A walk into London along a 400 year-old waterway
In late April 2019 we spent a couple of very pleasant days walking the whole 28 miles of the New River Path.
The New River was opened in 1613 and was designed to supply London with clean drinking water by linking springs in Hertfordshire to the capital.
The walking trail follows the waterway for its entire length. It starts in scenic wetlands and ends up in a busy built-up corner of central London. A walk along it offers not only the chance to see some diverse scenery but also a fascinating insight into the history of the New River itself.
Here is a brief account of our journey, together with some advice and guidance on how to plan a visit to the New River by train.
Neither New nor a River
I first came across the New River about 5 years ago. It was quite by accident: I was wandering around Canonbury looking for a pub when I stumbled on what looked like a small linear park with a water feature. Then I noticed a large sign near the entrance which was inviting me to “Discover the New River”. The sign started off by explaining that the New River was “neither new nor a river”.
It was actually an “aqueduct” or “conduit” that began near the town of Hertford about 30 miles to the north, ran almost due south into London and terminated in the vicinity of Saddler’s Wells Theatre, Islington. It certainly wasn’t new either: it had all been constructed between 1609 and 1613 with the aim of bringing fresh drinking water to the capital.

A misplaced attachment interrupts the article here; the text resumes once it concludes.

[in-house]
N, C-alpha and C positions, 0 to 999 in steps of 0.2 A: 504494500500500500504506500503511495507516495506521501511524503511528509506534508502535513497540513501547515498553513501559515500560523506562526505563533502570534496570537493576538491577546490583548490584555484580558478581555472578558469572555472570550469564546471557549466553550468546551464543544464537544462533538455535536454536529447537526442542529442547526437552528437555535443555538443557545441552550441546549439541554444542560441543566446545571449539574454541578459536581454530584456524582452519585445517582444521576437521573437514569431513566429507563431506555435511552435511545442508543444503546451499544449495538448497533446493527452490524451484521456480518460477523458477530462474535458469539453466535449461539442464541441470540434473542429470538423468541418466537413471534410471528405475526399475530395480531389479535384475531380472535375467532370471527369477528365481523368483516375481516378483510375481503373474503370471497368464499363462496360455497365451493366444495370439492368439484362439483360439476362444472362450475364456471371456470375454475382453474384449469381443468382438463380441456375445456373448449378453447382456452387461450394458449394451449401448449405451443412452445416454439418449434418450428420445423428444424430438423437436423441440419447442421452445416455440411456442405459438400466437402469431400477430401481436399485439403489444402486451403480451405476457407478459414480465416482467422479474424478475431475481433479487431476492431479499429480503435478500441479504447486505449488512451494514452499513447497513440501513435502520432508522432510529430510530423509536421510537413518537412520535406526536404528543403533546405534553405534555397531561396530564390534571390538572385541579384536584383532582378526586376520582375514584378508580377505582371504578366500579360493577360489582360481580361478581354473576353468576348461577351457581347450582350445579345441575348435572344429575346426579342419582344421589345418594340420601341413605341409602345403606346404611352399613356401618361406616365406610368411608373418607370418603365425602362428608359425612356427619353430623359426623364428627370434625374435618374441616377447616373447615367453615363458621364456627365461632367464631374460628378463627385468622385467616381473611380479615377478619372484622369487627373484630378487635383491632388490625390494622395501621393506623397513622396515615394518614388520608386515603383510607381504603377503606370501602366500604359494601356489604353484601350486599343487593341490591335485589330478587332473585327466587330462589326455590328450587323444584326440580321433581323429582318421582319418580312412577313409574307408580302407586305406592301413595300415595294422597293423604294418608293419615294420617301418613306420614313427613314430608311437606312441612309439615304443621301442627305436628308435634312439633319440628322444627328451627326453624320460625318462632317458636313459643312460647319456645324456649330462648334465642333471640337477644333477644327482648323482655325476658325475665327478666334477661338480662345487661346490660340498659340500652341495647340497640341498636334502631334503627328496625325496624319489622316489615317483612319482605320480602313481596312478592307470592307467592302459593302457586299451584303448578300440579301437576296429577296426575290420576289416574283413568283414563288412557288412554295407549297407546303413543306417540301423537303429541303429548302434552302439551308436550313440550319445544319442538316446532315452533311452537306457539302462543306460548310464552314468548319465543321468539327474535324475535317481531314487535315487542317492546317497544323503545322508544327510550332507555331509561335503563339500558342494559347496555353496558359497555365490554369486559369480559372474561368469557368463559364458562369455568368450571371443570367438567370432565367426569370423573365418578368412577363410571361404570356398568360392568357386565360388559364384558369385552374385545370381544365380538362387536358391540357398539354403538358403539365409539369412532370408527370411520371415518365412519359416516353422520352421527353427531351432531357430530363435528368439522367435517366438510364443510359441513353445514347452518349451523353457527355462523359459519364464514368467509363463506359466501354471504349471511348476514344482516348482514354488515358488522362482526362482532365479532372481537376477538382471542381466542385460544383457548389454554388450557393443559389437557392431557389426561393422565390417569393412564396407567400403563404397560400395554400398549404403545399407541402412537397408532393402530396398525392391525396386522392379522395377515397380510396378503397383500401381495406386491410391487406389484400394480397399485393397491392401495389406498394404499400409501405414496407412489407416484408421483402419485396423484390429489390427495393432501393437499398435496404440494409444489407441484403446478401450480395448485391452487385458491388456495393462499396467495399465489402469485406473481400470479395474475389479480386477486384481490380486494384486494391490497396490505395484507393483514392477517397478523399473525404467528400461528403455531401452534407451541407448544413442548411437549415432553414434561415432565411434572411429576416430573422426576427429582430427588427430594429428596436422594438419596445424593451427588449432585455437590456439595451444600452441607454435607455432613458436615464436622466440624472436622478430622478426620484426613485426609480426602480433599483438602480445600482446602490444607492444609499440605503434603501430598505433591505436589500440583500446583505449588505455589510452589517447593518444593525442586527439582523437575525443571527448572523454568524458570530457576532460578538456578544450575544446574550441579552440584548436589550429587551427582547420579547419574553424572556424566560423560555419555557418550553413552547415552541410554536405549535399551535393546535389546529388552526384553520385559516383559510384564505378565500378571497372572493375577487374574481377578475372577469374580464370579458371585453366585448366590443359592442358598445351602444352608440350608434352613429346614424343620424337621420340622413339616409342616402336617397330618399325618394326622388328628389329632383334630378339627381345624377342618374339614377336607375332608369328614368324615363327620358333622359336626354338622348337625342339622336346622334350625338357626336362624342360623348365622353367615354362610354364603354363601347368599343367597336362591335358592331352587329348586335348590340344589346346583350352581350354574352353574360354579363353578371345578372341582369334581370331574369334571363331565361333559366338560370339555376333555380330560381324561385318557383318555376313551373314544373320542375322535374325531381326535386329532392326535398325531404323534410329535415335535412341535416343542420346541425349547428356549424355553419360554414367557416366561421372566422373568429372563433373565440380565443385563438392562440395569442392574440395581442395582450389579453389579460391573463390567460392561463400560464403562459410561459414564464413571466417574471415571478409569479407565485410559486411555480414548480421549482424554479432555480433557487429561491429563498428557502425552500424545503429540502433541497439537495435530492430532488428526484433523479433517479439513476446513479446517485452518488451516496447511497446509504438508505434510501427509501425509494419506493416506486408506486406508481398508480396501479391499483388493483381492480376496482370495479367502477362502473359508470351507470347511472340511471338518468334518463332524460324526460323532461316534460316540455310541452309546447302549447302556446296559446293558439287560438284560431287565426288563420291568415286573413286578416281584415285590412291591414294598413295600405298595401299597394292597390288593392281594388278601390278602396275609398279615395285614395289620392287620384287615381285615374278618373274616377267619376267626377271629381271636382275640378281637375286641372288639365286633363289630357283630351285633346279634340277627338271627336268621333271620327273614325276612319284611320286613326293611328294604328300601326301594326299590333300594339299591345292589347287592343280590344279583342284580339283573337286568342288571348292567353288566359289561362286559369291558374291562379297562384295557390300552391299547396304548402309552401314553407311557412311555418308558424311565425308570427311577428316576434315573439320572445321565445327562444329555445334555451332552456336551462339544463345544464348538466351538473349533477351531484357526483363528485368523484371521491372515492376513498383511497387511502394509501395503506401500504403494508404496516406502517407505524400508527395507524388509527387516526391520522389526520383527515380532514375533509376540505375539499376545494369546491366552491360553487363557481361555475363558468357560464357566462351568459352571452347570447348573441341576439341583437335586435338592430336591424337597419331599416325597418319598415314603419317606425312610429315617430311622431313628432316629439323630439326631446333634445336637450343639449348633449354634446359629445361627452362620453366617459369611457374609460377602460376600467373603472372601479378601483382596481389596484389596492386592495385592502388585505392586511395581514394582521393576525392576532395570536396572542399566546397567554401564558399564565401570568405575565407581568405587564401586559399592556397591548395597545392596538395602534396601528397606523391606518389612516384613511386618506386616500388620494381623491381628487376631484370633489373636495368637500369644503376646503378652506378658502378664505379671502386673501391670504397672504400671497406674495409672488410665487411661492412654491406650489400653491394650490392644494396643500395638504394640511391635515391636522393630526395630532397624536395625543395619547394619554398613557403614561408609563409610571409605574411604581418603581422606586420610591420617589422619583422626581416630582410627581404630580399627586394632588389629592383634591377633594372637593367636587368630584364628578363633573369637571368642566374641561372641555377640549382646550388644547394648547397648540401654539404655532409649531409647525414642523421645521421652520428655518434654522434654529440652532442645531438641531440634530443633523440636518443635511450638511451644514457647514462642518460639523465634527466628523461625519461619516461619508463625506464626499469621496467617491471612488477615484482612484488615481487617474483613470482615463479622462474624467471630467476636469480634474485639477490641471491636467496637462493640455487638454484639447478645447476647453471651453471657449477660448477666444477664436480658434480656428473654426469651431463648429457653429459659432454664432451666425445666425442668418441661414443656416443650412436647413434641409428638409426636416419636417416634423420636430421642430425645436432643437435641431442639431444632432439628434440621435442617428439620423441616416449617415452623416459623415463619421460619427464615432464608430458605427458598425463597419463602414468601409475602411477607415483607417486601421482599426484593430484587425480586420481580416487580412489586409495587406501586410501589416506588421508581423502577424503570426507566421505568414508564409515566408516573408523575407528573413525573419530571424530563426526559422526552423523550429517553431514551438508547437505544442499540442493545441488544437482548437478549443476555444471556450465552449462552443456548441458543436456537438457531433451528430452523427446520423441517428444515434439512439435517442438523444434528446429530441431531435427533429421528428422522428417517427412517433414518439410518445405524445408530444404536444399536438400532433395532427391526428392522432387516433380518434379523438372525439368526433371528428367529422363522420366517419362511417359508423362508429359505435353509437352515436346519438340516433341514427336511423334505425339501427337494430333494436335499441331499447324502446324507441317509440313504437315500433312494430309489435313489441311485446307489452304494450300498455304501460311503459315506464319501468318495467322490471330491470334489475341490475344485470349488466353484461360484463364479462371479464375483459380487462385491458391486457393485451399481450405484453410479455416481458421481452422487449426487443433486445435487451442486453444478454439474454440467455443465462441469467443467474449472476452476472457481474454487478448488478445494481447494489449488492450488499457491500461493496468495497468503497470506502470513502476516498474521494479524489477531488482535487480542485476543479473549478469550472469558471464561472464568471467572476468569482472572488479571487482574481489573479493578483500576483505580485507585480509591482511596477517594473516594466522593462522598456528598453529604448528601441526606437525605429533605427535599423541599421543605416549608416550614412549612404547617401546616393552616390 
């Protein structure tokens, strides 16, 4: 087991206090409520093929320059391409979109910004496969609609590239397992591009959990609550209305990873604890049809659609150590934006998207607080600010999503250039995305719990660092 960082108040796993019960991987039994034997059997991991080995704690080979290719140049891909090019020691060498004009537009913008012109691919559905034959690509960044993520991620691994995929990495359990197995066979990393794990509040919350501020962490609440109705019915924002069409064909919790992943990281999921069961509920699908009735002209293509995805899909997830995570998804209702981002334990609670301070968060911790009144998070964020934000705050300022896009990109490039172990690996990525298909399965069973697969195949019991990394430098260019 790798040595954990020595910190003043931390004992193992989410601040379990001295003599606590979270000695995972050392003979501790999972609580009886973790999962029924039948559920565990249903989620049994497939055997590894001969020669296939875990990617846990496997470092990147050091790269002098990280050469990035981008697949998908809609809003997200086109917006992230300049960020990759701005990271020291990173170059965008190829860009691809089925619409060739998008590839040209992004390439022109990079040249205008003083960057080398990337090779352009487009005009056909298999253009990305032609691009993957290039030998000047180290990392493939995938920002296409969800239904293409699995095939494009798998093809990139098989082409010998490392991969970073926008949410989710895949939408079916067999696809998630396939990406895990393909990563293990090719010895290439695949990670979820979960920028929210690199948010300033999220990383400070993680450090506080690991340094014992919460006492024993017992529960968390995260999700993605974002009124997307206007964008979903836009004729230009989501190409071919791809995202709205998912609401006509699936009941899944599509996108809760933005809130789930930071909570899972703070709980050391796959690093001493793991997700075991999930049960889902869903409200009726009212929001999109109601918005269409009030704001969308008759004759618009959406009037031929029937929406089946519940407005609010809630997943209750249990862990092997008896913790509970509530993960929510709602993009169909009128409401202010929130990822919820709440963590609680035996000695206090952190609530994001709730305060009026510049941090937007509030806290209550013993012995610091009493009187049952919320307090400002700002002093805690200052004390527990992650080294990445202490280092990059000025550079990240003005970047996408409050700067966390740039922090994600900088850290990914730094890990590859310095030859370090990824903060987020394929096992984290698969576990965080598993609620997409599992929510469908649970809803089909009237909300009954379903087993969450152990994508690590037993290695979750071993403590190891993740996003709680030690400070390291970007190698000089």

The sign also explained that there was a long distance footpath alongside the New River all the way from its source back into the capital. I will admit that until then I had never heard of the New River nor had I ever given much thought as to how London obtained its drinking water. Nevertheless, I thought it all sounded very interesting and so I resolved to try to do the whole journey one day.
In early 2019 I finally formulated a plan to walk the whole path south from Hertford to London. My wife said she wanted to come along too and we decided to complete the walk in two days.
Thames Water, who created the path more than 20 years ago, divided it into three distinct sections and we used these sections in our planning.
We would spend our first day walking their 14-mile Hertfordshire Section to just past the M25. We would then return a week later to complete the 11-mile London Section to the East Reservoir and then, after a short coffee break, the 3-mile Heritage Section on to Islington.